The levels of the dams supplying water to Cape Town have been rising consistently and significantly over the past six weeks, says the Deputy Mayor of Cape Town Ian Neilson.
“As at today, total dam storage capacity is at just over 43%, and we still have more than two months of expected winter rainfall ahead of us. Over the last few months, our collective water usage has been around 520 million litres per day.
“This may be compared to the situation at the end of winter last year, when dam levels were at 38% and consumption was over 600 million litres a day,” said Neilson on Thursday.
He said the city was now in a position to state that not only have they avoided Day Zero, but Cape Town residents will also safely get through summer in 2019.
This is due to the amount of water already in the dams, intense water demand management programmes, unrelenting communication, awareness and the behavioural change it has effected over the past two years, as well as the continued support and sacrifice of Team Cape Town.
“We are now in a much better position, not only due to the encouraging rainfall we have seen so far, but also because of the incredible cooperation of our residents and due to the various technological and human interventions initiated by this municipality to drive down consumption,” said the Deputy Mayor.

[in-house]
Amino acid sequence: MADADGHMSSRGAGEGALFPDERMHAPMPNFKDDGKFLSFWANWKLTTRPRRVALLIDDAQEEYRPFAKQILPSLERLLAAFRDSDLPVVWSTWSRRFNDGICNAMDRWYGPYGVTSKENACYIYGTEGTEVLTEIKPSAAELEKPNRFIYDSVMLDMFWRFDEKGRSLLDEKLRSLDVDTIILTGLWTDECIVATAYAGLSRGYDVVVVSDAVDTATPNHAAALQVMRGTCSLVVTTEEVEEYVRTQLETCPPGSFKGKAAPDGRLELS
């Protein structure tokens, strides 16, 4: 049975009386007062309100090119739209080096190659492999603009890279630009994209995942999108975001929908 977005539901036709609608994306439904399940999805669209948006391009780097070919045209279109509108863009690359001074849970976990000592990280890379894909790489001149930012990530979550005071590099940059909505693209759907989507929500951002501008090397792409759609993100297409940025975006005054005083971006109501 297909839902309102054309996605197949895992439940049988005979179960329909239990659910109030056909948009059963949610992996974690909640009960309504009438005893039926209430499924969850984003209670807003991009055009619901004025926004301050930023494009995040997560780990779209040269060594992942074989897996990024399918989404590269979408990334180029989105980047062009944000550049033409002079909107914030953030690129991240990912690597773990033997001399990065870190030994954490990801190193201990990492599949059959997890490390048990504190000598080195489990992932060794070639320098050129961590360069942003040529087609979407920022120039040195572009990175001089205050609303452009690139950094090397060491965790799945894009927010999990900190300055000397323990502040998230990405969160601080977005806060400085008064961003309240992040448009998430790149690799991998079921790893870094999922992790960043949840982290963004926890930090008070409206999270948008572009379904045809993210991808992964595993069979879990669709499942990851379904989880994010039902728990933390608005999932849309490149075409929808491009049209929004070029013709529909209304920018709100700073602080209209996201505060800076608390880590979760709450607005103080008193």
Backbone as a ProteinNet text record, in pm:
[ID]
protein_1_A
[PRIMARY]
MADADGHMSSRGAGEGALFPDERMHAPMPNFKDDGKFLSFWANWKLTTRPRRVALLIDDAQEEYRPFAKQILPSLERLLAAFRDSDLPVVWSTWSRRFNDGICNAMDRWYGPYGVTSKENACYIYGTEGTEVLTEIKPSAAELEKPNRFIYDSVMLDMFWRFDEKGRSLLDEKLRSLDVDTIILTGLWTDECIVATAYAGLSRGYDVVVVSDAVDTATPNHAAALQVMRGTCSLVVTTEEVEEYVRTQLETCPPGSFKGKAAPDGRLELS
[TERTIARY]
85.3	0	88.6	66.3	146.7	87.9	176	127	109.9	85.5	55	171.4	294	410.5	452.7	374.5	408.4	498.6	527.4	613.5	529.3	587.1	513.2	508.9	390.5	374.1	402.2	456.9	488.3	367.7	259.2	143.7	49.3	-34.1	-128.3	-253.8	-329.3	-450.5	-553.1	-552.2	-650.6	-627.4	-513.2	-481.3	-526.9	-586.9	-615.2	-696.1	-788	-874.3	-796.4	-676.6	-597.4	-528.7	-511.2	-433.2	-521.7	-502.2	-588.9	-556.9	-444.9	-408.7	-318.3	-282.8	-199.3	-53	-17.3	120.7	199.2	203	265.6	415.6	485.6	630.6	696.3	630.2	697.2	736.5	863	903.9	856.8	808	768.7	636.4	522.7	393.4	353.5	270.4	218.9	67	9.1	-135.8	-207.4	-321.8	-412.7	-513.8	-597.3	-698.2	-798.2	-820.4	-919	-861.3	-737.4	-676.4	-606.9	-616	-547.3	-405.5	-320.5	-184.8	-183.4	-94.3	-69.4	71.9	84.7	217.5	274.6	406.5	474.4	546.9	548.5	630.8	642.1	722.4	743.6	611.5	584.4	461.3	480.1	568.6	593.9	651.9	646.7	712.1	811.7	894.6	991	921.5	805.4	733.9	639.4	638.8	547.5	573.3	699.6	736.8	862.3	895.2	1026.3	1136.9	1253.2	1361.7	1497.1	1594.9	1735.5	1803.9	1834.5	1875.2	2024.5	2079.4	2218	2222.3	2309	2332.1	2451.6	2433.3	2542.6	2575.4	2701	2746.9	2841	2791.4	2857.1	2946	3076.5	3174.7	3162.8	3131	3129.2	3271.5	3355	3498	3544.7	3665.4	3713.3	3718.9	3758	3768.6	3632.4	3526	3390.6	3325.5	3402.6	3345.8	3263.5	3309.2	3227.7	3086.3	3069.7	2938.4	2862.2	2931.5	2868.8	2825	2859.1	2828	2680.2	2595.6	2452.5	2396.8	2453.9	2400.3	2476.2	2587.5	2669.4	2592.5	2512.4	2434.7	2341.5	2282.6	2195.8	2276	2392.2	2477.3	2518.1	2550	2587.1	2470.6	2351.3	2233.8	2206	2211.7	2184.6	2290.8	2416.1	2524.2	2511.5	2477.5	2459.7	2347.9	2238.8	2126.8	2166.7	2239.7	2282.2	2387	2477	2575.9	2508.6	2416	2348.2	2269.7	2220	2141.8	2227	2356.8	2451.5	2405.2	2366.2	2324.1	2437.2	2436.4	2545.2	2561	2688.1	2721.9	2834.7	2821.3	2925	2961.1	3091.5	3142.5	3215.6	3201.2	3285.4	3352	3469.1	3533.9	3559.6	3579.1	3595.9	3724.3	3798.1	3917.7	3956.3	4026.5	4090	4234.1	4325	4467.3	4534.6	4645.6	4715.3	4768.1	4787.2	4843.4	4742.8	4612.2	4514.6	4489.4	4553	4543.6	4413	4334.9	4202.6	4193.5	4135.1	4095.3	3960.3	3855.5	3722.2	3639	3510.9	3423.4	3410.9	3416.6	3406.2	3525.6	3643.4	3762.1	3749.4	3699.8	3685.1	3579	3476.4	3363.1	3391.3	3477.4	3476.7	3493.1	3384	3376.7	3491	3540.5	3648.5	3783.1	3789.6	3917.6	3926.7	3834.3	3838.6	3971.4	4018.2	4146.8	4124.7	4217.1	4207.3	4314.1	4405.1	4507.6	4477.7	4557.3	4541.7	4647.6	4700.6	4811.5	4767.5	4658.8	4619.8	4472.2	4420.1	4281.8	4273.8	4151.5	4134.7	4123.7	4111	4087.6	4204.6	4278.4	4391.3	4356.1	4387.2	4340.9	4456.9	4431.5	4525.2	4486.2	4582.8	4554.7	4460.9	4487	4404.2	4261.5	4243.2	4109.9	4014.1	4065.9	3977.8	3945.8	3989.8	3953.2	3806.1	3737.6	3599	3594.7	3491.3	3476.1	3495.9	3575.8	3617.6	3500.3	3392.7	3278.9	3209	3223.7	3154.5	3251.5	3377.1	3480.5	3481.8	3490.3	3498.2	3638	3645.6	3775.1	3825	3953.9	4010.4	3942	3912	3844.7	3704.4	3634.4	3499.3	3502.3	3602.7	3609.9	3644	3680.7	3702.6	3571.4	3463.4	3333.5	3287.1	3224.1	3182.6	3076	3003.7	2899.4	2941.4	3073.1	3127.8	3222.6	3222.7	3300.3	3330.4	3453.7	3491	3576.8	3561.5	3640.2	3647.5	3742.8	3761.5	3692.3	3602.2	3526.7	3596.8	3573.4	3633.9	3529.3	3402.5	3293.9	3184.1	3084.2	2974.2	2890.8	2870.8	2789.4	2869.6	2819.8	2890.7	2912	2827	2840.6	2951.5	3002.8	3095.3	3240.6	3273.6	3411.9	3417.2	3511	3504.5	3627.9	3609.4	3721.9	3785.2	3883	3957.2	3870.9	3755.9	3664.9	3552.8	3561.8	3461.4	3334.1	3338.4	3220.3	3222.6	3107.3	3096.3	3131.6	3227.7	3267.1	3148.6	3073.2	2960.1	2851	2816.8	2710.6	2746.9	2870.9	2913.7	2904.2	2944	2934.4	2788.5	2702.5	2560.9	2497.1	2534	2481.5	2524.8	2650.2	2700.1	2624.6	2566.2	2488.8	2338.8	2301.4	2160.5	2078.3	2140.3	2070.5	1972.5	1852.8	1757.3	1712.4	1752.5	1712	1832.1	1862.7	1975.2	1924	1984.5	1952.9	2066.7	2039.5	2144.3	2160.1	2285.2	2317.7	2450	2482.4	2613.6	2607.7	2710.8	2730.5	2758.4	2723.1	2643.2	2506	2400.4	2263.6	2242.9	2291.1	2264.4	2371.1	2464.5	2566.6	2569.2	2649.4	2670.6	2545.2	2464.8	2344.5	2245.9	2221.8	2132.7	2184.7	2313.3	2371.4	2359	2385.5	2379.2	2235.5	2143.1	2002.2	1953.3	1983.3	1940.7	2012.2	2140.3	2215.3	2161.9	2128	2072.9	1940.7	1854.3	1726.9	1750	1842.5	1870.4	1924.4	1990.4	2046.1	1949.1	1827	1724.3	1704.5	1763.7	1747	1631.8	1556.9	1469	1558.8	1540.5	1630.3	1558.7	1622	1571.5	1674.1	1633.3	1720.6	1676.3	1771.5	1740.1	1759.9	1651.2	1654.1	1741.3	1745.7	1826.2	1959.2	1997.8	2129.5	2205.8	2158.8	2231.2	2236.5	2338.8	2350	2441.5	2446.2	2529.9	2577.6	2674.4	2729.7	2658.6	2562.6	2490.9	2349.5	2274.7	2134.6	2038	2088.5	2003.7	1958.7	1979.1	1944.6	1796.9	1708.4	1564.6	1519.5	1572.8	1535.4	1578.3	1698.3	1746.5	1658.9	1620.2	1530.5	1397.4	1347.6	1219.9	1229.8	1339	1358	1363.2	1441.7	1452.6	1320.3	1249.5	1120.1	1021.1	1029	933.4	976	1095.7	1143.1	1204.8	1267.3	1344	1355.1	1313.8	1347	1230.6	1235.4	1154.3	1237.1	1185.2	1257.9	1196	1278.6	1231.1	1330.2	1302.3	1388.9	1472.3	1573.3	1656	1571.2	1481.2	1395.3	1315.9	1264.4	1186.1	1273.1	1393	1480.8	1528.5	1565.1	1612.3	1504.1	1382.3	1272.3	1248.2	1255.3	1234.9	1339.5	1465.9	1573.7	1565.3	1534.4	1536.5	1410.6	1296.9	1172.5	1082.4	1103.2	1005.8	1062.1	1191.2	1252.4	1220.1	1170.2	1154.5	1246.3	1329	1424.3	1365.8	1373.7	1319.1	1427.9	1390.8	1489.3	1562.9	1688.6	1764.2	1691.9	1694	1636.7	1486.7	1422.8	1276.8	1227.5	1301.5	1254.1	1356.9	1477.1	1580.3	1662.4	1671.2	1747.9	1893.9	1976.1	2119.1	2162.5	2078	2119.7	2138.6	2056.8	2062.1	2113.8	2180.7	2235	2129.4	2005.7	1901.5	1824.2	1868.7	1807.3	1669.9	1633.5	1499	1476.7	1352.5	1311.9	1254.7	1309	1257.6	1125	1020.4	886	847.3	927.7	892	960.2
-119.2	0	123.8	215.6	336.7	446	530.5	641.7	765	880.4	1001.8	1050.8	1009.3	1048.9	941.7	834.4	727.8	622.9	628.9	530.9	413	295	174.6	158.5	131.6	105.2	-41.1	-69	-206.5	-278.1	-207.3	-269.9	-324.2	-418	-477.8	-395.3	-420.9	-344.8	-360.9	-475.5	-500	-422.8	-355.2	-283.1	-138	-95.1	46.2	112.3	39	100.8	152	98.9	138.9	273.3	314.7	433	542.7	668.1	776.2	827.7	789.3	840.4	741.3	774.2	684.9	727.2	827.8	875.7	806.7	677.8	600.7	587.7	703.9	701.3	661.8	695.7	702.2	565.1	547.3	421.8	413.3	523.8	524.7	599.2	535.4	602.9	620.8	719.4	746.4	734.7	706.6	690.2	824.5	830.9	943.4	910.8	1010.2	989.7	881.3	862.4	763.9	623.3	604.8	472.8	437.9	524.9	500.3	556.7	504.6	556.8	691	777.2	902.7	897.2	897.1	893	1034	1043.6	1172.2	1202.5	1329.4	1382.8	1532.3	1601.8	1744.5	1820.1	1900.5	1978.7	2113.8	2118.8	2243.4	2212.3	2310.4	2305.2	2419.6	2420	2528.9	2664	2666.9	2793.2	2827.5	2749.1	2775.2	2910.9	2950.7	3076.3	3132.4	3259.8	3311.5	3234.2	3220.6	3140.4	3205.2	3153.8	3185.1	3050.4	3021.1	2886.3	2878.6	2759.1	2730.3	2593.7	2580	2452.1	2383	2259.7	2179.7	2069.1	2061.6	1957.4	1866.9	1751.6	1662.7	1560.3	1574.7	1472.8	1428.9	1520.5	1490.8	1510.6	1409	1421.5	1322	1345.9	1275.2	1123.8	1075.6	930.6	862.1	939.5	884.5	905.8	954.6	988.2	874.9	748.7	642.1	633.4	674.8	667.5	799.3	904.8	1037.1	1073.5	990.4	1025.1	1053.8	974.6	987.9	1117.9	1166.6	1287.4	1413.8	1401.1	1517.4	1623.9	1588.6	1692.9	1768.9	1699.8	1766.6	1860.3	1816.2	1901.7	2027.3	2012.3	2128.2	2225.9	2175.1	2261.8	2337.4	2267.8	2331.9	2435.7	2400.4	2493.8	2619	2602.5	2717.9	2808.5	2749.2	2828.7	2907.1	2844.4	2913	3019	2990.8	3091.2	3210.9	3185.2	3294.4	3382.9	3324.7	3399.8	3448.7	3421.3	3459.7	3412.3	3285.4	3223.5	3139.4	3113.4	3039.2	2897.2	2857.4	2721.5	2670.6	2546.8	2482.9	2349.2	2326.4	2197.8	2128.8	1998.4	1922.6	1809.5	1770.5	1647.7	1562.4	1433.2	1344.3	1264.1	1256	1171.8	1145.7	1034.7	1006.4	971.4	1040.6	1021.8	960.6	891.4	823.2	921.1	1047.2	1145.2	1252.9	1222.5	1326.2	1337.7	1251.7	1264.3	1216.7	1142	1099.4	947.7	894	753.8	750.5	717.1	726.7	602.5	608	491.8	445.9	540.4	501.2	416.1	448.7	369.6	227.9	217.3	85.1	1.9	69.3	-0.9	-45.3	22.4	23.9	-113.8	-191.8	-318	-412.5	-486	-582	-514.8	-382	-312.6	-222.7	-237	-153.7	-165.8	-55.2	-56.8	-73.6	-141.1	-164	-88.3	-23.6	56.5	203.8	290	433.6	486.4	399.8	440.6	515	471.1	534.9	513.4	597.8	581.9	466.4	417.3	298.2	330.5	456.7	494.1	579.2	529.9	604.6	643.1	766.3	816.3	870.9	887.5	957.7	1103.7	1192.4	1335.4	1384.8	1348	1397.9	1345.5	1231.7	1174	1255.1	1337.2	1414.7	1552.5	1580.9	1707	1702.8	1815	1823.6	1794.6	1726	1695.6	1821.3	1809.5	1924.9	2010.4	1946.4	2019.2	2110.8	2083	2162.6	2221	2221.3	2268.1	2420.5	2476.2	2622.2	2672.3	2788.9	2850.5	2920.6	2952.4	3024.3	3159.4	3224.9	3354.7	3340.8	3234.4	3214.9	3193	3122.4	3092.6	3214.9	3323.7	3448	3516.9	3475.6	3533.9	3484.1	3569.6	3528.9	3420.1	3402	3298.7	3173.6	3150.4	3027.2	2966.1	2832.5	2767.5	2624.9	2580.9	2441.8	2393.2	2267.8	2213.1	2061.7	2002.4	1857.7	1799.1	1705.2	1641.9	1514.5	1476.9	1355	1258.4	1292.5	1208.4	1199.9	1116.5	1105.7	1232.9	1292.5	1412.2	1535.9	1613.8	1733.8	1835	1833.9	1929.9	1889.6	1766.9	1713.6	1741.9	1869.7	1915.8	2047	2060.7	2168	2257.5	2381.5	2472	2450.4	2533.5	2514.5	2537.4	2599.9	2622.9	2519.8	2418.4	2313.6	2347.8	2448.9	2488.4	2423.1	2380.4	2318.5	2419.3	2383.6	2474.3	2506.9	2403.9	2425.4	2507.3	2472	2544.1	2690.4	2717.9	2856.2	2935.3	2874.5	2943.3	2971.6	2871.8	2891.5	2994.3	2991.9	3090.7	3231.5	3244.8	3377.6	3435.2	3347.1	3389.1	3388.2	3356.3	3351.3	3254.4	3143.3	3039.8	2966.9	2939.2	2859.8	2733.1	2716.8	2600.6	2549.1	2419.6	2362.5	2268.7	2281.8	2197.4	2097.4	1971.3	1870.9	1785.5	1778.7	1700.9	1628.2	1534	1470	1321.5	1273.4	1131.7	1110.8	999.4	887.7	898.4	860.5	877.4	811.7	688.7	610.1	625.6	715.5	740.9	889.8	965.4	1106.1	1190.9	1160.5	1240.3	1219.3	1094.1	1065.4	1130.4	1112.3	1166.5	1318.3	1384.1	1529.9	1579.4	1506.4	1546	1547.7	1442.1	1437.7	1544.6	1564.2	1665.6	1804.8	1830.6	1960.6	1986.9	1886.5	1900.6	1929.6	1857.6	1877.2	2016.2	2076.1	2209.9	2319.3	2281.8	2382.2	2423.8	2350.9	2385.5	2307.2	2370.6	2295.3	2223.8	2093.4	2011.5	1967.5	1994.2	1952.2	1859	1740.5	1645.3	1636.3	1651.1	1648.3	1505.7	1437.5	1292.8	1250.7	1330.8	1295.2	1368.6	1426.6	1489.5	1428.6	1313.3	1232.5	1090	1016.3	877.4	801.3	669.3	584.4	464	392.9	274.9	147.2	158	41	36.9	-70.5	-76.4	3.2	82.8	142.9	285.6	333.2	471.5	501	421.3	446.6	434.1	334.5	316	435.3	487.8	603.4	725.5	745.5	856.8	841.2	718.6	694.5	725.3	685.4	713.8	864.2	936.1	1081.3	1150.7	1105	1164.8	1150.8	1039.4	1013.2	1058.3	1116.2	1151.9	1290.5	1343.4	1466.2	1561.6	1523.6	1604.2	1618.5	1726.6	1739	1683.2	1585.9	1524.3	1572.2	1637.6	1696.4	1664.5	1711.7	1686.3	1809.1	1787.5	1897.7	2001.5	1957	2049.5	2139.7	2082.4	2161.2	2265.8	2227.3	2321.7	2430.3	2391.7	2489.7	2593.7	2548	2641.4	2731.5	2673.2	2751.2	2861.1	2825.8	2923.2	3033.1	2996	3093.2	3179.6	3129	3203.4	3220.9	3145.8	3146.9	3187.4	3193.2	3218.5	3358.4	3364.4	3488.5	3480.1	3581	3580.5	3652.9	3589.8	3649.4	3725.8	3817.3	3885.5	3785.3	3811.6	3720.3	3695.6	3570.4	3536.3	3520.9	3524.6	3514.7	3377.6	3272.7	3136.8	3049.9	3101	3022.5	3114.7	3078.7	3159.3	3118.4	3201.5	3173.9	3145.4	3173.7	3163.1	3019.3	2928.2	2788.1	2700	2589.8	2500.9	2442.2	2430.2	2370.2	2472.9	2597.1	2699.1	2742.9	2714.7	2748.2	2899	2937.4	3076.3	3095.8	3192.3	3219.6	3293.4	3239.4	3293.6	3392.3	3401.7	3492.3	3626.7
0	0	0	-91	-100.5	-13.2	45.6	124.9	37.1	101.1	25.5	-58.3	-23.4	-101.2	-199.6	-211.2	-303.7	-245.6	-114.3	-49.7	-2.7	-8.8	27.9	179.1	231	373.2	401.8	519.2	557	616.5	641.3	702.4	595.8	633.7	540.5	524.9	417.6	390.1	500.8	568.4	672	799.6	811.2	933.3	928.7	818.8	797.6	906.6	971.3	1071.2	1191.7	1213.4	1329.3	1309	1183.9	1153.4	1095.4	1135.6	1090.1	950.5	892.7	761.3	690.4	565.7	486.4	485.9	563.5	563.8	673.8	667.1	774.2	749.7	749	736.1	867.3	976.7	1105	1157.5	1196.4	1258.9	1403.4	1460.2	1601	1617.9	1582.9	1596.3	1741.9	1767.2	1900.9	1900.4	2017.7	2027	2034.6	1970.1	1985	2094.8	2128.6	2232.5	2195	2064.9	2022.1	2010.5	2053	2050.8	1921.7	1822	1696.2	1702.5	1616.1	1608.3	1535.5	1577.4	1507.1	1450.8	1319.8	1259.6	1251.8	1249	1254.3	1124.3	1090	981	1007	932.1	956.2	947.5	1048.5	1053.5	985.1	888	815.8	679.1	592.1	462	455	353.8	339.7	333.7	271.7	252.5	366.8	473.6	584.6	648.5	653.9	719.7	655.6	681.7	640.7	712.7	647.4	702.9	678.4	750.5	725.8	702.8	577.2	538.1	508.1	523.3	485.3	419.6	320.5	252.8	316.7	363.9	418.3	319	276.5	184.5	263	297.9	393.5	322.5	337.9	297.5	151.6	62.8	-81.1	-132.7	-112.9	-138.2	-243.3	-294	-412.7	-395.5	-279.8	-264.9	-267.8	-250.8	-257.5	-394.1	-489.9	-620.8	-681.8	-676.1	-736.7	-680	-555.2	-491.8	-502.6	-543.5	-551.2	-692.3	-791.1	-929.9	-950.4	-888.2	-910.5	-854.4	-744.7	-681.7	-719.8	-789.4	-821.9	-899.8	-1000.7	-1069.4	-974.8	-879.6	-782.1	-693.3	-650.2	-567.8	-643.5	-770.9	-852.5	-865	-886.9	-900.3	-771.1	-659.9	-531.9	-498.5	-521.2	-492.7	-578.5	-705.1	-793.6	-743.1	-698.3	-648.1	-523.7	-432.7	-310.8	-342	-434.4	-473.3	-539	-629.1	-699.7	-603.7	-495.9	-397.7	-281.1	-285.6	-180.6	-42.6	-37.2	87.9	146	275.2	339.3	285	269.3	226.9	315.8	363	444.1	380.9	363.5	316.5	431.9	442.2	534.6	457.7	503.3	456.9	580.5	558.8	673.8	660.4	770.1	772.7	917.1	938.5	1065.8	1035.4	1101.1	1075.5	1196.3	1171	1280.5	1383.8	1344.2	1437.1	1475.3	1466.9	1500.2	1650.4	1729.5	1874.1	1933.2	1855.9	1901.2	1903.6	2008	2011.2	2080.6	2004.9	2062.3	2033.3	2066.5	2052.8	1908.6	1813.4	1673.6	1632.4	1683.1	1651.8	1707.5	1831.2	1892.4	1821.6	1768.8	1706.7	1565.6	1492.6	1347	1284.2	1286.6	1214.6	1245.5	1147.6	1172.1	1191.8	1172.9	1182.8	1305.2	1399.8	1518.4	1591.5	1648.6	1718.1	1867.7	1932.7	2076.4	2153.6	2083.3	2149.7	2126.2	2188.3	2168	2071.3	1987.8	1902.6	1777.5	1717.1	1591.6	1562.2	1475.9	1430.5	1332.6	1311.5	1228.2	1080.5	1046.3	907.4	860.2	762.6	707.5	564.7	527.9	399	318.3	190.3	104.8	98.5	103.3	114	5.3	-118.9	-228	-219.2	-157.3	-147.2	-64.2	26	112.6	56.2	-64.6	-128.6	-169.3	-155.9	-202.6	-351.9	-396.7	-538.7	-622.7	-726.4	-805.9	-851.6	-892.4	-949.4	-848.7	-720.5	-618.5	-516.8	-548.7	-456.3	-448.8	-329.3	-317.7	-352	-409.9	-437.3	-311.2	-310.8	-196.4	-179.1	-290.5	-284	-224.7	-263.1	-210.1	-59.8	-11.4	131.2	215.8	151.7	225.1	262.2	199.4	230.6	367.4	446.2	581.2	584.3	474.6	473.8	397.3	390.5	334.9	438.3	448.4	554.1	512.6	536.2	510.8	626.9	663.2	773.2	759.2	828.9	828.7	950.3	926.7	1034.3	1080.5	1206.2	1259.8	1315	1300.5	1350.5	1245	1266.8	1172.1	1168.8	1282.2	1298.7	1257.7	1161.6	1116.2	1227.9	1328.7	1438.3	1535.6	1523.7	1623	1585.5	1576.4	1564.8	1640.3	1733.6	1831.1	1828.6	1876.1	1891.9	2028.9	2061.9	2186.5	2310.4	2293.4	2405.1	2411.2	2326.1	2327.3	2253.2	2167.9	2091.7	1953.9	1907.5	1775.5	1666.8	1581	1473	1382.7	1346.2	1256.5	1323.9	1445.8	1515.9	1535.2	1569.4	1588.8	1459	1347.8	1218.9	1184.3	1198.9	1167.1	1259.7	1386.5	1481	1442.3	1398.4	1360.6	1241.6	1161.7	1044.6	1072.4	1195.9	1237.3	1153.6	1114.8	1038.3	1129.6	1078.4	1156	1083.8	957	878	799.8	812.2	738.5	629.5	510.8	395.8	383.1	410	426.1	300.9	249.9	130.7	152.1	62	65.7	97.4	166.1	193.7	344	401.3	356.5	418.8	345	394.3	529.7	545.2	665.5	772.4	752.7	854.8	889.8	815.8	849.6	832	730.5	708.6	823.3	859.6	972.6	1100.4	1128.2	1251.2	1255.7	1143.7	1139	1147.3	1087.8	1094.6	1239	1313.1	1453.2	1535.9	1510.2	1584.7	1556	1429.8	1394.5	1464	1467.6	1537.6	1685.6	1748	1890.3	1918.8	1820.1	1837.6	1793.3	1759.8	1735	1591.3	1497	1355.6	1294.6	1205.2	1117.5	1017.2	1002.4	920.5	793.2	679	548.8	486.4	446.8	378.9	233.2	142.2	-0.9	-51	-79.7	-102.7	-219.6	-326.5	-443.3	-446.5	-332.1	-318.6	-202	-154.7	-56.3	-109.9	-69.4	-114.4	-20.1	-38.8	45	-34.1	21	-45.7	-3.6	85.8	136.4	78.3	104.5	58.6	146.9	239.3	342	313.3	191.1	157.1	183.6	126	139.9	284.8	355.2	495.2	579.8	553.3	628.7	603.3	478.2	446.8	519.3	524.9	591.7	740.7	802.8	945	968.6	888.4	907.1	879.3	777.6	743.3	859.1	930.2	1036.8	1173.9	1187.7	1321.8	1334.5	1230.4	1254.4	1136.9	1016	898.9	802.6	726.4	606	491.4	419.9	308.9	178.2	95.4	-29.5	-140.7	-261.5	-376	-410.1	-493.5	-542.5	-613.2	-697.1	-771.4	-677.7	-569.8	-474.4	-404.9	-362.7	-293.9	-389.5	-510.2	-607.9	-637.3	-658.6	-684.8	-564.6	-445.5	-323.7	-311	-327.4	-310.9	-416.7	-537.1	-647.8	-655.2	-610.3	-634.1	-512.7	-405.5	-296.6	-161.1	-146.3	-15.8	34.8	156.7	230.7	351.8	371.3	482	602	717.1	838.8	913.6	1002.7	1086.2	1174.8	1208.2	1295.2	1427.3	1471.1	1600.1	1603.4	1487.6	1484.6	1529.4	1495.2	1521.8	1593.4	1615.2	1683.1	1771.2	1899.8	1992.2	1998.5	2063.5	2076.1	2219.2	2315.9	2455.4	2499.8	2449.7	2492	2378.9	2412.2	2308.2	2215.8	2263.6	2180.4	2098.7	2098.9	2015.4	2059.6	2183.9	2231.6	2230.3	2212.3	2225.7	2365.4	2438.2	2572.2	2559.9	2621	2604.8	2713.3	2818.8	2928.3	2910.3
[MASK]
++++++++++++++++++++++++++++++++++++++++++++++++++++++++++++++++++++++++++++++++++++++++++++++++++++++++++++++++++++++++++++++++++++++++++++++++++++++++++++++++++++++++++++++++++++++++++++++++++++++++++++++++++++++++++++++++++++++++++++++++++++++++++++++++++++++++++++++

Interventions by the city included:
– the success of an extensive and dedicated communication, awareness and behavioural change campaign to encourage a behavioural shift among residents
– the continuing roll-out of pressure management across the city, which is currently achieving savings of more than 62 million litres of water a day and climbing, as more pressure zones are created across the metro
– the installation of water demand management devices for those who contravene water restrictions
– a leak repair programme to minimise water losses, especially among indigent residents
– steep tariff hikes
– the city also took a holistic approach to managing the crisis and attempted to maximise all alternative water resources in a very short period of time.
Neilson said while the city hopes at some point in the next few months to be in a position to relax the current restrictions, this decision will have to wait until national government relaxes restrictions on releases from the water supply system.
He has requested a meeting with the Minister of Water and Sanitation Gugile Nkwinti to discuss this.
“Until such time as we are able to reassess our situation, let us all therefore continue to implement these changes and keep saving water,” he urged.
For water-related information visit www.capetown.gov.za/thinkwater.